The Gut-Brain Connection and How it Impacts Your Health

Next time you’re feeling down, instead of blaming it on bad Tinder dates, consider the gut-brain connection. Maybe you haven’t been giving the microbes in your digestive system enough of the veggie fiber they crave (or enough cred when it comes to their impact on your mood)?

That may sound crazy, but actually, scientists have discovered that the microbes in your gut are engaged in a constant conversation with your mind. And that chatter could be affecting your emotions, moods, and behavior in major ways.

Gut Health 101

First, a little review.

Gut health has been building up steam as a trending health topic as more research points to the importance of the microbiome, a fancy word for the trillions (yes, trillions!) of microbes that live in your gut, on your skin, and elsewhere. (Feeling itchy?) 

Much of the attention has focused on how those microbes affect digestion and conditions like leaky gut, and therefore the immune system and chronic inflammation, which is linked to disease risk.

RELATED: The Facts on Inflammation

The Gut-Brain Connection

Now, the gut-brain connection is also entering the picture in a bigger way. 

Turns out your gut’s got its very own nervous system, called the Enteric Nervous System (ENS), and it’s so influential it’s often referred to as “the second brain.” The ENS’ main job is to regulate digestion, but it also sends up regular signals to the brain via the vagus nerve. 

Think of the vagus nerve as a busy two-lane highway. Traffic is moving in both directions, but it’s much heavier headed north, to the brain. Who’s directing that flow of traffic? Your microbes, of course.

How That Connection Affects Your Health

Here’s where things get interesting. Since your microbes are sending so many signals to your brain, if your gut health is out of whack, they may send up some wacky signals that influence your moods in negative ways.

RELATED: 4 Easy Ways to Improve Your Digestive Health

Studies have shown changing the makeup of gut microbiota actually changed how mice behaved, affecting anxiety and cognition, for instance. Mice raised without beneficial microbes also have been shown to be less capable of managing stress.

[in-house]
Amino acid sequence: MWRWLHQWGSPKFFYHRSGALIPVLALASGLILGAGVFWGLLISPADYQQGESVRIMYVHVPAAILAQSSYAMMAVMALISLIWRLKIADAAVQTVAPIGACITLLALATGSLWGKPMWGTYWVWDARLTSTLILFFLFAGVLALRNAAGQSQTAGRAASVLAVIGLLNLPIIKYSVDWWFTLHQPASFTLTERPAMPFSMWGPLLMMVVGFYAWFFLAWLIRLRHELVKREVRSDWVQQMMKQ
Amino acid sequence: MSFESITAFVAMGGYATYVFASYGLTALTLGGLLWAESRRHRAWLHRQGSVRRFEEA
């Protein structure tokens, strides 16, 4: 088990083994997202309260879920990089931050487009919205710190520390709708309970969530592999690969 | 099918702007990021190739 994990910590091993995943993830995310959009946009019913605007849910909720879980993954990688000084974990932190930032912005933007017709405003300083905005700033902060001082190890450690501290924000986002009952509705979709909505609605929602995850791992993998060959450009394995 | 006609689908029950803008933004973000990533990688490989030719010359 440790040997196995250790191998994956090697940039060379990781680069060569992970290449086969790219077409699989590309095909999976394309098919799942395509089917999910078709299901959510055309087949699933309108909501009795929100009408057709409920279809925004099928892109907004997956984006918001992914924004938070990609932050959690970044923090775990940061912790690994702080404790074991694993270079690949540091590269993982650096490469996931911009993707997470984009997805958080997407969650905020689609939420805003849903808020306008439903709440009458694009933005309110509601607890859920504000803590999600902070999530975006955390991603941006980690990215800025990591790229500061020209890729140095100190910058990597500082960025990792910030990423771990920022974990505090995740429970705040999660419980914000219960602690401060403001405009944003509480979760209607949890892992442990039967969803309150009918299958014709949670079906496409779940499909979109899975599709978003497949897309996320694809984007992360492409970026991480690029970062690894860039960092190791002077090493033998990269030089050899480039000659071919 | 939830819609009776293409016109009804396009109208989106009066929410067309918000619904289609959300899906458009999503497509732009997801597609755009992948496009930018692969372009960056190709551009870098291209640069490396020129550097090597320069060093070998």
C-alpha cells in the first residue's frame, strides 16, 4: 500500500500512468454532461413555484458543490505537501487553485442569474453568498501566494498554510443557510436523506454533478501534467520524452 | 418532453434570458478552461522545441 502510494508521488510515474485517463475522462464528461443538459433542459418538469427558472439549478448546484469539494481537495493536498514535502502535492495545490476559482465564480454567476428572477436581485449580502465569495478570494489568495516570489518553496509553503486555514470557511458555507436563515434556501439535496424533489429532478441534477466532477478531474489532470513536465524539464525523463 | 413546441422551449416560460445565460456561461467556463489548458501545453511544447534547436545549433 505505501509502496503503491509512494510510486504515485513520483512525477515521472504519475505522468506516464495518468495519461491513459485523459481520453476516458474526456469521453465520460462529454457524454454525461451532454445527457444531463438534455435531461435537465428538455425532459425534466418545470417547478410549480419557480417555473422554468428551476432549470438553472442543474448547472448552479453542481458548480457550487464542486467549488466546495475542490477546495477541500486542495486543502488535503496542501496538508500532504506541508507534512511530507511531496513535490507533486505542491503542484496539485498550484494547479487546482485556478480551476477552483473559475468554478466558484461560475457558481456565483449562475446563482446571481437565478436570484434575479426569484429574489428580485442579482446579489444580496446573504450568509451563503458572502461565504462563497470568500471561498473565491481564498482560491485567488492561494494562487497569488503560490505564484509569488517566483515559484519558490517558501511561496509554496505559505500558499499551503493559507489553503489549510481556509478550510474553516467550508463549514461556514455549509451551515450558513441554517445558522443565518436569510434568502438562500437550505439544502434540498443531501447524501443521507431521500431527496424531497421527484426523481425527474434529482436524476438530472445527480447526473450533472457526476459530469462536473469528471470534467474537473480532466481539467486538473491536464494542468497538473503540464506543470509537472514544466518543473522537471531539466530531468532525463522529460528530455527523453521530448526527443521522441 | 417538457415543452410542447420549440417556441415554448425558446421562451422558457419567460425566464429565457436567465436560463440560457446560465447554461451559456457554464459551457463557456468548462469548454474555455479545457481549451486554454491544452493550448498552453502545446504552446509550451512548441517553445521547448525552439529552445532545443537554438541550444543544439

Another example: 90 percent of the neurotransmitter serotonin is made in the gut, and research has shown microbes play a critical role in its production. So if yours are not doing their job well, your body could end up with inadequate serotonin. That’s a problem since it regulates sleep, appetite, mood, and more.

How can you harness this info for better brain health? Probiotics could eliminate some of the barriers associated with traditional antidepressant medications and provide a new avenue for alleviating depressive symptoms. Further research is needed to understand the underlying mechanisms of probiotic effects and establish standardized protocols for their use in clinical practice.

Maintaining a healthy gut through a diet rich in fibrous vegetables and incorporating fermented foods can promote a balanced mood and reduce anxiety. Eating as many fibrous veggies as possible is key (microbes feast on the prebiotic fiber); fermented foods are great for your gut, and taking a high-quality probiotic is a good strategy either way since it can also benefit your digestive and immune systems.

About Nutritious Life Editors

The Nutritious Life Editors are a team of healthy lifestyle enthusiasts who not only subscribe to — and live! — the 8 Pillars of a Nutritious Life, but also have access to some of the savviest thought leaders in the health and wellness space — including our founder and resident dietitian, Keri Glassman. From the hottest trends in wellness to the latest medical science, we stay on top of it all in order to deliver the info YOU need to live your most nutritious life.

Interested in joining our wellness community and becoming a Nutritious Life Master Certified Nutrition and Wellness Coach?

Enter your info, get free access now to a sample class!

Inside Articles page - take a free class form

"*" indicates required fields

I agree*
I would like to receive text messages, and agree to the Terms of Service & Privacy Policy. Reply STOP to cancel, HELP for help. Msg & data rates may apply. Msg frequency varies.